Here it is, then. A year after it was supposed to start, with stadiums only partly occupied by fans and at least one of the favorites already sweating a potential coronavirus outbreak, Euro 2020 finally gets underway in Rome on Friday.
It has not been an easy road to this day, for either UEFA, the competition’s organizer, or the 24 teams who qualified. Most of the players scheduled to represent their nations are coming off the back of long, compacted seasons, ones that might affect their performance levels over the next month.
There are, meanwhile, still lingering concerns that the coronavirus pandemic, and the travel restrictions in place across Europe to try to slow its spread, might yet force the relocation of at least one game. Spain has had to call up a separate, shadow squad of players after two of its first-choice squad tested positive for the virus.
For all the chaos and all the exhaustion, though, the first game — Italy’s meeting with Turkey — brings with it a notable flickering of excitement, melting away the logistical concerns.
Italy’s players were taken to Rome on Thursday night on a specially-decorated train. The opening ceremony at the Stadio Olimpico in the Italian capital is supposed to invoke happy memories of the 1990 World Cup, the last major tournament the country hosted. And Belgium and England, two more of the favorites, are slated to play over the weekend. It has been a long wait. The hope, now, is that it was worth it.
In Germany, Toni Kroos missed the start of Germany’s preparations after testing positive for it. In Russia, the health authorities say cases are on the rise in St. Petersburg, which will host seven games, and the national team cut a player on Friday after he tested positive. That result came after Spain and Sweden each had two players test positive only days before their teams were to meet in the group stage.
The coronavirus is stalking Euro 2020 even before a game has been played. The pandemic has already delayed the tournament for a year, and forced officials to expand rosters and reduce the size of crowds in most cities. Yet the virus is still causing havoc.
Spain’s health ministry said this week that it would provide vaccine shots to every player on the country’s national team after two — Sergio Busquets and Diego Llorente — tested positive on the eve of the tournament. On Friday, the country’s soccer federation released a video documenting the shots.
📺 Así ha sido el proceso de vacunación de los jugadores de la @SeFutbol en la Ciudad del Fútbol de Las Rozas.
— Selección Española de Fútbol (@SeFutbol) June 11, 2021
“While this is great news for us, I hope that we don’t have any adverse effects before the match,” said midfielder Thiago, who was infected with Covid-19 last year.
Spain Coach Luis Enrique, who named only 24 players to his squad, even though the rules permitted 26, said Thursday that he still planned to use both players once they are cleared to play. Llorente has since returned a negative test, raising hopes that his initial positive was wrong, and Busquets will be back after his 10-day quarantine, which has ruled him out of Spain’s opener against Sweden on Monday.
“We are going to wait for him,” Luis Enrique said.
Russia was not as patient. It cut winger Andrey Mostovoy after his positive test and replaced him with defender Roman Evgeniev. Russia’s coach, Stanislav Cherchesov, said testing Thursday night and Friday morning confirmed — at least to him — that no other players were affected.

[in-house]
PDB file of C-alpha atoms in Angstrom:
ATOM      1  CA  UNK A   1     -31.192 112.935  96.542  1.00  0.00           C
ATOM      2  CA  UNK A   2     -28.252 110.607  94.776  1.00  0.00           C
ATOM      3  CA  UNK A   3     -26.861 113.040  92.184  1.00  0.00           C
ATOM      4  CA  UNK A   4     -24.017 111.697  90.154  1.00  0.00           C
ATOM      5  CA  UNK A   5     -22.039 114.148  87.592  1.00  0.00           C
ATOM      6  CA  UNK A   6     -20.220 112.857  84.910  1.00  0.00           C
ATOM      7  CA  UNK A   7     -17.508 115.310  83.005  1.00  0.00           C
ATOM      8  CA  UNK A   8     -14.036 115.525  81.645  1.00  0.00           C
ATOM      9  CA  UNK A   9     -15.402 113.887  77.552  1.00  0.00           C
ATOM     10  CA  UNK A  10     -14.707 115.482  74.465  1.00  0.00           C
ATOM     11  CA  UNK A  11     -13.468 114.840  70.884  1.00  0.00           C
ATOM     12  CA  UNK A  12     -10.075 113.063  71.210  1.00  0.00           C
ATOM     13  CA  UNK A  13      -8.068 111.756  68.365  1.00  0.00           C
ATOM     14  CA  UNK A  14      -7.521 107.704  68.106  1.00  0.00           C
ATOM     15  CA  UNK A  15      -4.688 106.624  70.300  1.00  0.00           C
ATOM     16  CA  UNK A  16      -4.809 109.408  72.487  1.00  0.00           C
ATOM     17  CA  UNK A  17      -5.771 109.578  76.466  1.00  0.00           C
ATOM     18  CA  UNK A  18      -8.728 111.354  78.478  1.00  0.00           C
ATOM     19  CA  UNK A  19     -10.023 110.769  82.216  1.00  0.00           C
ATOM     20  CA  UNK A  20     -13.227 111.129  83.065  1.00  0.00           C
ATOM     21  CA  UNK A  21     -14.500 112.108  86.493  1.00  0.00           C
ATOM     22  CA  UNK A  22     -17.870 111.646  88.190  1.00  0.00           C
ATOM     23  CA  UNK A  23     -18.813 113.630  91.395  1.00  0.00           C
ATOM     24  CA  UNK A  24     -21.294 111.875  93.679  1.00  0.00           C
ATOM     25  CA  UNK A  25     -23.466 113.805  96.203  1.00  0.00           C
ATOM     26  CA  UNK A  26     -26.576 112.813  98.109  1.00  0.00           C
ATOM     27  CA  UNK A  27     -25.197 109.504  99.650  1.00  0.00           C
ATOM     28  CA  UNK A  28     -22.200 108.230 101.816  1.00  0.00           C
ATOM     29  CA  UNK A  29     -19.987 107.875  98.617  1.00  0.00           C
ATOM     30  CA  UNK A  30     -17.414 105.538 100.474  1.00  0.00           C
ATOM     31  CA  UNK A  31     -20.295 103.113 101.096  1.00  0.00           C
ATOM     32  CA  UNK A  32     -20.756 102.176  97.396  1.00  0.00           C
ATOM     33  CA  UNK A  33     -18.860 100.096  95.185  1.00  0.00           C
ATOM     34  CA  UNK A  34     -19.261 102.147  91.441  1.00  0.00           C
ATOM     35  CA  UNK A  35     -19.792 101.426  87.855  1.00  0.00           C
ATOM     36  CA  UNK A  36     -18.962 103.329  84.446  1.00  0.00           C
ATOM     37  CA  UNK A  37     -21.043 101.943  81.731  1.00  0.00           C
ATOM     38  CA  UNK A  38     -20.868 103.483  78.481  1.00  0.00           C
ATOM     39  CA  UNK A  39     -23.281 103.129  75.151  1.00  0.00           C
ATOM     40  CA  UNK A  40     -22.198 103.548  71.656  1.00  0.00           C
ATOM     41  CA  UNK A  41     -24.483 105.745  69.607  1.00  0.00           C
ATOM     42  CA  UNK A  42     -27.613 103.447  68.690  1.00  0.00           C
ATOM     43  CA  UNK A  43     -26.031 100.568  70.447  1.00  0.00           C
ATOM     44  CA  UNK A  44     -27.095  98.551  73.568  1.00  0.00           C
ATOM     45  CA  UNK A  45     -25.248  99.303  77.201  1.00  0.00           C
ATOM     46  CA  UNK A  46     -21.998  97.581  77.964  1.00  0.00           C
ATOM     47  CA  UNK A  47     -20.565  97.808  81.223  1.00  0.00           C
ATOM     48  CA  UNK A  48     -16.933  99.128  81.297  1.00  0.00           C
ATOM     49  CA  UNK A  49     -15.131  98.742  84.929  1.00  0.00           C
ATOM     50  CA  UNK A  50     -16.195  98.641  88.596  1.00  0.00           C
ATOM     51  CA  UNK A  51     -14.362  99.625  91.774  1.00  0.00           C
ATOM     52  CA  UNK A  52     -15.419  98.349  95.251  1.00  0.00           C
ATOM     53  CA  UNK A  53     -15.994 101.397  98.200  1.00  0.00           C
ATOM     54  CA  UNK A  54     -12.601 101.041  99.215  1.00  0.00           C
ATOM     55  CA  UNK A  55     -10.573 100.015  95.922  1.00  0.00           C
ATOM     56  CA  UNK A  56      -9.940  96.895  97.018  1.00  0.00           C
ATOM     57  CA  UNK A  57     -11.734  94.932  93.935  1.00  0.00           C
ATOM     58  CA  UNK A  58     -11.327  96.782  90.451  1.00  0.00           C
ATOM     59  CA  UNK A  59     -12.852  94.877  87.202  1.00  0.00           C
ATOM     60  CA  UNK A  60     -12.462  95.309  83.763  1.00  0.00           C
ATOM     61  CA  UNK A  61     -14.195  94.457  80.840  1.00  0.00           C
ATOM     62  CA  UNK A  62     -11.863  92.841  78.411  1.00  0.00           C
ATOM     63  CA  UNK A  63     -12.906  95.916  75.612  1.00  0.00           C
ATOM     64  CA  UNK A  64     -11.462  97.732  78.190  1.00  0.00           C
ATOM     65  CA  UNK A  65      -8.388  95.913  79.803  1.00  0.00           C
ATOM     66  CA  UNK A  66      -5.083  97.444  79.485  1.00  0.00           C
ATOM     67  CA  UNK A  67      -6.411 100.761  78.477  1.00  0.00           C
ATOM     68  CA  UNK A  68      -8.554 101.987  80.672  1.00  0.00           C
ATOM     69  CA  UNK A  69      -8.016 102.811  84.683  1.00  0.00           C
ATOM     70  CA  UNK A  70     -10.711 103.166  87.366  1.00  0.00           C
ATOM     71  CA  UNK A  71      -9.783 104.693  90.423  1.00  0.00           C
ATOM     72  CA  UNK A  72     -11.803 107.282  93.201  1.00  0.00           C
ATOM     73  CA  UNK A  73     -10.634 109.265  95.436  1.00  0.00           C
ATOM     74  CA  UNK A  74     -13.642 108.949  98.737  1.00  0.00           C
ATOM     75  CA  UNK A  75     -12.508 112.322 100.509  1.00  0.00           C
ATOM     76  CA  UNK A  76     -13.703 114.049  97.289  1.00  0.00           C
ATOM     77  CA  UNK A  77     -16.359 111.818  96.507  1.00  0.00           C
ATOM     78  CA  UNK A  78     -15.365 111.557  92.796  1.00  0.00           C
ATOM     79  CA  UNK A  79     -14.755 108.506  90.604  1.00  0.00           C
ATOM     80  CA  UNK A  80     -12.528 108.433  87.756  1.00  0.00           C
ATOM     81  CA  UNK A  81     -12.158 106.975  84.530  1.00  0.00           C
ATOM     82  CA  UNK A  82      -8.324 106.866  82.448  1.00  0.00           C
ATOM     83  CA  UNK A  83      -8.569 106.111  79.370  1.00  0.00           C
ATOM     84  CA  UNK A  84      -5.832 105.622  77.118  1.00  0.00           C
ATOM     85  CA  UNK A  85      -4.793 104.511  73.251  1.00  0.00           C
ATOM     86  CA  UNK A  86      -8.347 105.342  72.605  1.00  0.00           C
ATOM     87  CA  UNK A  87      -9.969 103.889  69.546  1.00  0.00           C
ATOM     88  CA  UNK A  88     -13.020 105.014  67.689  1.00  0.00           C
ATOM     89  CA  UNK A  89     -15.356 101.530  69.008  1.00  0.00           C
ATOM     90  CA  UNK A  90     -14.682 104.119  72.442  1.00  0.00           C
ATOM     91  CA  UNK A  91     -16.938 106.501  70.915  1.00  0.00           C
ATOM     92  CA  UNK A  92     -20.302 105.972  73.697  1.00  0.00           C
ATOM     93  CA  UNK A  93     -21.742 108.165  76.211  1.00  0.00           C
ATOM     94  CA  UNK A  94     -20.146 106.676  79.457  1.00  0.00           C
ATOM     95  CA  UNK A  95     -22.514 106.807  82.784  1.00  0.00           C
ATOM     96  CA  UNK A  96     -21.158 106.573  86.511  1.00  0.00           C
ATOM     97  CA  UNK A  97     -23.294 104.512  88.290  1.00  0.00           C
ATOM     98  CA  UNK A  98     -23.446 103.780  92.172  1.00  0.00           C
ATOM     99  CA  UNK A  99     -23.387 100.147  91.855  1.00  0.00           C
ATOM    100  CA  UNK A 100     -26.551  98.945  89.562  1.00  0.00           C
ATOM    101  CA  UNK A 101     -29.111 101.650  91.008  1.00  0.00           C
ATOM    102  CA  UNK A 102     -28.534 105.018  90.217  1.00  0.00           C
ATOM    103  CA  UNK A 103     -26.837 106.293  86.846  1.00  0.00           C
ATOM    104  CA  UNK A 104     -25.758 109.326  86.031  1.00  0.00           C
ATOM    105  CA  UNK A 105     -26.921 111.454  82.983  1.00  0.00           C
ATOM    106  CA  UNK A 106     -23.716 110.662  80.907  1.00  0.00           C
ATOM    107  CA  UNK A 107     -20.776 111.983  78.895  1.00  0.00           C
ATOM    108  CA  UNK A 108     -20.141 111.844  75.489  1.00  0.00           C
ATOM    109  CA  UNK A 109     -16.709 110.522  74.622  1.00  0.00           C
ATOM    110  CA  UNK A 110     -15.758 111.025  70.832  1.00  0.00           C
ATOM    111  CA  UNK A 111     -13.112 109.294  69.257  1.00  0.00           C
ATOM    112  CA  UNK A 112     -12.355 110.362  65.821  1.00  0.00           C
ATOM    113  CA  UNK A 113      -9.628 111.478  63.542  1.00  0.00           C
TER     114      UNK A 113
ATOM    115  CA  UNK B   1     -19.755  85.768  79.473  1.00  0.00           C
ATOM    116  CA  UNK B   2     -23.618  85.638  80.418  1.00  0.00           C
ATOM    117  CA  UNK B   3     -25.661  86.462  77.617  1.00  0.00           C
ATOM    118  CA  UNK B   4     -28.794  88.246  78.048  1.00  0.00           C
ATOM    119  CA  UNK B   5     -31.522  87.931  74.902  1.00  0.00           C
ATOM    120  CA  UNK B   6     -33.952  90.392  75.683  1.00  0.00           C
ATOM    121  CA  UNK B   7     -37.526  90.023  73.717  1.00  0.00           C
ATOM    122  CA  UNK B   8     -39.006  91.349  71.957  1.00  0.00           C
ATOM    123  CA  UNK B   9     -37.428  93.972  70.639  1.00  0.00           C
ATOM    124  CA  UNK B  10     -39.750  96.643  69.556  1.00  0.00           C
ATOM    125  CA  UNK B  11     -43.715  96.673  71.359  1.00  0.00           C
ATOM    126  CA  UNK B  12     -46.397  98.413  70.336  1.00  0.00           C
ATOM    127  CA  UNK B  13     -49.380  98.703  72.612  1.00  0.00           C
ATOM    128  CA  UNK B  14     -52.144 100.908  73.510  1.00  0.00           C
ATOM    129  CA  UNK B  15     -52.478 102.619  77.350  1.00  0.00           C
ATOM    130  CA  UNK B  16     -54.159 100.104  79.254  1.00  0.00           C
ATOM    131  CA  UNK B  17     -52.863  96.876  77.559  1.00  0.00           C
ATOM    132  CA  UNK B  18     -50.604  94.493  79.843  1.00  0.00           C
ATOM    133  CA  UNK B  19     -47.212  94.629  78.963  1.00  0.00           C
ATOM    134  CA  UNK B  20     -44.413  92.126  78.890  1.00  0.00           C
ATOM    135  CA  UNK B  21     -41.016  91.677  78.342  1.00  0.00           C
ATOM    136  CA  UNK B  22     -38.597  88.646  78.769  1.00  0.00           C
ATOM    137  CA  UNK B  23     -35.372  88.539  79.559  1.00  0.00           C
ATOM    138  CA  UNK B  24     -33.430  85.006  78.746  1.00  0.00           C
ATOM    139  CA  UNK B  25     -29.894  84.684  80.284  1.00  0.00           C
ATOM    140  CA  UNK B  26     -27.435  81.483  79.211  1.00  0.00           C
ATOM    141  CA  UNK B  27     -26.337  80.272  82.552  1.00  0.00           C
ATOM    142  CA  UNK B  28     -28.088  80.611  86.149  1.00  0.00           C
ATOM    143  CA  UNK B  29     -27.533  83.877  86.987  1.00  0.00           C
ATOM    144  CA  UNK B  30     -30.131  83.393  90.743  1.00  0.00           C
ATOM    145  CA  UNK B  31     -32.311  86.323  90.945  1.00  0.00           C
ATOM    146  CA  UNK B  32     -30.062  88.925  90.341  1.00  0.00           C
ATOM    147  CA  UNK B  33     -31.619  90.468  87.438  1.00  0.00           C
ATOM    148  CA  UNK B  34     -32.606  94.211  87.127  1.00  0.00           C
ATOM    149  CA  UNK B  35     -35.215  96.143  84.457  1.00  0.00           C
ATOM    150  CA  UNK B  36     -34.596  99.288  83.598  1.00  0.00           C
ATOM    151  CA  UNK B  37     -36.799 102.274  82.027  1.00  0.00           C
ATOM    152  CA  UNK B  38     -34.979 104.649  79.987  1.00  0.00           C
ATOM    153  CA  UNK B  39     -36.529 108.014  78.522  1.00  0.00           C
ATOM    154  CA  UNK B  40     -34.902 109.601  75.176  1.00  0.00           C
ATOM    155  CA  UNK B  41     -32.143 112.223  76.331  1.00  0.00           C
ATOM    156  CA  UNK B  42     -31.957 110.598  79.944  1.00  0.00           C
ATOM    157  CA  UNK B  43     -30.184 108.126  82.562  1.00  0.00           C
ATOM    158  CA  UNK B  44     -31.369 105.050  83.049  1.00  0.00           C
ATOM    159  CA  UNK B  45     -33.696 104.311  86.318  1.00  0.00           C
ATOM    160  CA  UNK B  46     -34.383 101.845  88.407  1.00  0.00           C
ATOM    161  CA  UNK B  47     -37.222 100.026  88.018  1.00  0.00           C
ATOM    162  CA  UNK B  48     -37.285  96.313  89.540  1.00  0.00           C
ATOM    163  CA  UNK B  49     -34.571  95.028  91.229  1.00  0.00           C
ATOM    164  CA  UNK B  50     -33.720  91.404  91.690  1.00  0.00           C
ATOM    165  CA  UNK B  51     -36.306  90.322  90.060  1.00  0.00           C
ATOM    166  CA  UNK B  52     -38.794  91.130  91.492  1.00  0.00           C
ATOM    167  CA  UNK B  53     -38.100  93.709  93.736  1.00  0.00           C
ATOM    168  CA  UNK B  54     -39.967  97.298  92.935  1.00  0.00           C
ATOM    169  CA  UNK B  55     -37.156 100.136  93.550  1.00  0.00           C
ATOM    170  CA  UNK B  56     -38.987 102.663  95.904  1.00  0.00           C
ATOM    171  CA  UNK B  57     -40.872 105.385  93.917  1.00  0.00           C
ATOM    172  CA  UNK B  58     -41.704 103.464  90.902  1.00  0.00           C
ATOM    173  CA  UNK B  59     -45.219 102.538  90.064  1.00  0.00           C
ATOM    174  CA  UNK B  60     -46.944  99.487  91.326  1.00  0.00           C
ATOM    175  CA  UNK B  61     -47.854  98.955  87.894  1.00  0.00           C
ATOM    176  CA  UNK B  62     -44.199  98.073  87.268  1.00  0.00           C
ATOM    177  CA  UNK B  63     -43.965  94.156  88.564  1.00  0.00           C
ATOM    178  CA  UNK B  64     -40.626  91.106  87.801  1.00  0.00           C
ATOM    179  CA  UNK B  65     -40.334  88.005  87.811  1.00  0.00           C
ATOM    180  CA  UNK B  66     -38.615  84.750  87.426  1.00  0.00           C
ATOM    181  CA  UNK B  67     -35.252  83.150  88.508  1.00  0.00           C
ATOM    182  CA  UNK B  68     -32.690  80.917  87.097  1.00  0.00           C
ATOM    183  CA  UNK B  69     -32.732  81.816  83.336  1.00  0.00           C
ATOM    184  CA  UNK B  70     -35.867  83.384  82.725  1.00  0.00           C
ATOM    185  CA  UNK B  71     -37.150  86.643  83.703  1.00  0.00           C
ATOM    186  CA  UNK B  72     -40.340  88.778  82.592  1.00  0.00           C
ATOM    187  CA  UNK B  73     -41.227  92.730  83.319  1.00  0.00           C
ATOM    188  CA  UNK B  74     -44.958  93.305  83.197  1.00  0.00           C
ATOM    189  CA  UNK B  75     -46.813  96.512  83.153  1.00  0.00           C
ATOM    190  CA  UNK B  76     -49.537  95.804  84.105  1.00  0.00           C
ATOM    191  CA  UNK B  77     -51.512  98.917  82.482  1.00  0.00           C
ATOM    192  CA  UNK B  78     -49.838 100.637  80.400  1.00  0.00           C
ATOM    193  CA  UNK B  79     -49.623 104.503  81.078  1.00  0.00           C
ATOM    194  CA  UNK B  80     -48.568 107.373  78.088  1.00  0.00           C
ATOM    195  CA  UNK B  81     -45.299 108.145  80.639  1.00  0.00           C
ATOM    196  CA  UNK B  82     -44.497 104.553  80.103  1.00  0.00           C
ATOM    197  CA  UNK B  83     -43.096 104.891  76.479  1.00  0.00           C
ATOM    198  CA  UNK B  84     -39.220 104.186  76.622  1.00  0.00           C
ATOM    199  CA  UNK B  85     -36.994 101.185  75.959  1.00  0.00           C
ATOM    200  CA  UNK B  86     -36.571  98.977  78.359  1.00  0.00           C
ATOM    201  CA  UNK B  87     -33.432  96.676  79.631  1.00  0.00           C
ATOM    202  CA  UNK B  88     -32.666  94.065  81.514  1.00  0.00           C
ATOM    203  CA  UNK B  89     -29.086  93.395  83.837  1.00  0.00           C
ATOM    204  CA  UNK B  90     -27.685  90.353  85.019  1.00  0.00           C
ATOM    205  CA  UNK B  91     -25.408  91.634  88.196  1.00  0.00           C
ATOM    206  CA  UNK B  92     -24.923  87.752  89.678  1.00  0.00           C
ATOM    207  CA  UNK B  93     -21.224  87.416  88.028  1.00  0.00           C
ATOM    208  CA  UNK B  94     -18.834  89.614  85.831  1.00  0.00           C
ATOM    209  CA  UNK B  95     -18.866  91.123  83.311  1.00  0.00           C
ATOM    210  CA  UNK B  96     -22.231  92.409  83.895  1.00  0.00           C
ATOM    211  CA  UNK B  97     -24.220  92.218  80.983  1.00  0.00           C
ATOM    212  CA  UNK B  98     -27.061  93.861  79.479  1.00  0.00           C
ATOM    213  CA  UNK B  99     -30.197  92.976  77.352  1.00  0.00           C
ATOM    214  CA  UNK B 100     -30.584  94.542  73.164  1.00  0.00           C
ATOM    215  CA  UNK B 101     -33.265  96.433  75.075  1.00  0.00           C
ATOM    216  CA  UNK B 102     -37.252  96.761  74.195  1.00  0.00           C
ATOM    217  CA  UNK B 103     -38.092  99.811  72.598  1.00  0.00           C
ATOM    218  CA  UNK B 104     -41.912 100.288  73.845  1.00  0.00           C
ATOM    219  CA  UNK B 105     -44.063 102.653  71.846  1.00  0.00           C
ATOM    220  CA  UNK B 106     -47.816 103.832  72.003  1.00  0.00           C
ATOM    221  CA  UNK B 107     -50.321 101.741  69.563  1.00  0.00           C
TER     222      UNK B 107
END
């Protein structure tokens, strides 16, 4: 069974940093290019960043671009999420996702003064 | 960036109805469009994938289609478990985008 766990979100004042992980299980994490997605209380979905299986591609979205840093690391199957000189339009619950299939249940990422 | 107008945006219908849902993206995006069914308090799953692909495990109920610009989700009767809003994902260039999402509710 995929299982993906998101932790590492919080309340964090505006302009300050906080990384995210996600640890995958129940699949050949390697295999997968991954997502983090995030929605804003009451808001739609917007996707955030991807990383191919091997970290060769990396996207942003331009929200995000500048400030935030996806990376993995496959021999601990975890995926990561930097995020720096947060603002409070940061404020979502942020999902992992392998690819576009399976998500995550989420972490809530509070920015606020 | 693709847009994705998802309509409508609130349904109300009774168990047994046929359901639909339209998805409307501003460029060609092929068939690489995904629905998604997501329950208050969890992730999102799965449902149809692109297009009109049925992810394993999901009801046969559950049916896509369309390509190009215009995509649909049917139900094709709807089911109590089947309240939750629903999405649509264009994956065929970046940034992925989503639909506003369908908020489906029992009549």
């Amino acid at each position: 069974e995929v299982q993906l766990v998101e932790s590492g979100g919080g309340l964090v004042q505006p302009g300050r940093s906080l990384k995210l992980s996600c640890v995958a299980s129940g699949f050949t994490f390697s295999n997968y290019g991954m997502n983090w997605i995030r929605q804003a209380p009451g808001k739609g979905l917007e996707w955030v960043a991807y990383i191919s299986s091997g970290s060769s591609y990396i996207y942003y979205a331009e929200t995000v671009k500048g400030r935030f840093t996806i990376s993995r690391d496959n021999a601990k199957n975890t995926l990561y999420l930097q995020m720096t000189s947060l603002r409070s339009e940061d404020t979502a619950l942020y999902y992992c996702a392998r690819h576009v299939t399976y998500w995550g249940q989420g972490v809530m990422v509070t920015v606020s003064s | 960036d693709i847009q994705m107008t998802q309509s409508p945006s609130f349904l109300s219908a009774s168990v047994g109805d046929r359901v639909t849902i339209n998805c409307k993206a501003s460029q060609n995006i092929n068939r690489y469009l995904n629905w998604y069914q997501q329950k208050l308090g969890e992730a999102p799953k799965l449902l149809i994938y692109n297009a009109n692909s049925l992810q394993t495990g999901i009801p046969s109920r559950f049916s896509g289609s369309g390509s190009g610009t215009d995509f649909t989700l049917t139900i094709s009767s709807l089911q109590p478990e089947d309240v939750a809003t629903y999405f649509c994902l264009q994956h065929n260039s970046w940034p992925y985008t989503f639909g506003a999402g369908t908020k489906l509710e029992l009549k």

“Everyone is clean,” he said.
Hungary’s nationalist leader, Viktor Orban, has had his say. Britain’s populist prime minister, Boris Johnson, has weighed in, too. Euro 2020’s biggest controversy so far has been about what takes place in the final seconds before matches kick off, rather than what fans can expect when games actually begin.
The debate — about whether players should take a knee in solidarity with social justice movements before games — has only grown sharper since England’s team was jeered by a section of its own fans for taking a knee before two recent exhibition games. The players have vowed to continue to kneel during the European Championship, starting with their opening match against Croatia on Sunday in London. Prime Minister Johnson’s office, after initially saying fans had the right to boo them if they chose to, reversed course late in the week and now says it supports the players’ gesture.
A few days ago, Johnson’s spokesperson said: “On taking the knee, specifically, the prime minister is more focused on action rather than gestures”
Imagine the optics of fans booing players at the upcoming matches was not one No10 wanted to side with.
— Sebastian Payne (@SebastianEPayne) June 11, 2021
Yet on Tuesday in Budapest, which will host games in Euro 2020, Ireland’s national team was greeted with a cascade of jeers when its players took the knee before a tuneup against Hungary. Orban stoked further controversy by accusing the Irish players of “provoking” the home spectators.
“We can’t interpret this gesture in any other way, looking at it from our cultural point of view it’s an incomprehensible thing, a provocation,” Orban said.
The issue will continue to be a flash point during the tournament. Scotland on Friday said its team — which had stopped taking the knee in March — would join England in the gesture when the teams meet next week. “Given the events around the England national team, taking the knee in this tournament matters as a symbol of solidarity,” said Scotland’s captain, Andy Robertson.
Tournament organizers have expressed quiet concern about the reaction players who kneel will receive in locations where racism continues to be a major problem.
Antiracism monitors will be at more than 50 games during the tournament, part of a longstanding program at high-risk fixtures. The monitors will file live reports to UEFA if they hear discriminatory language or see far right banners or insignia in stadiums.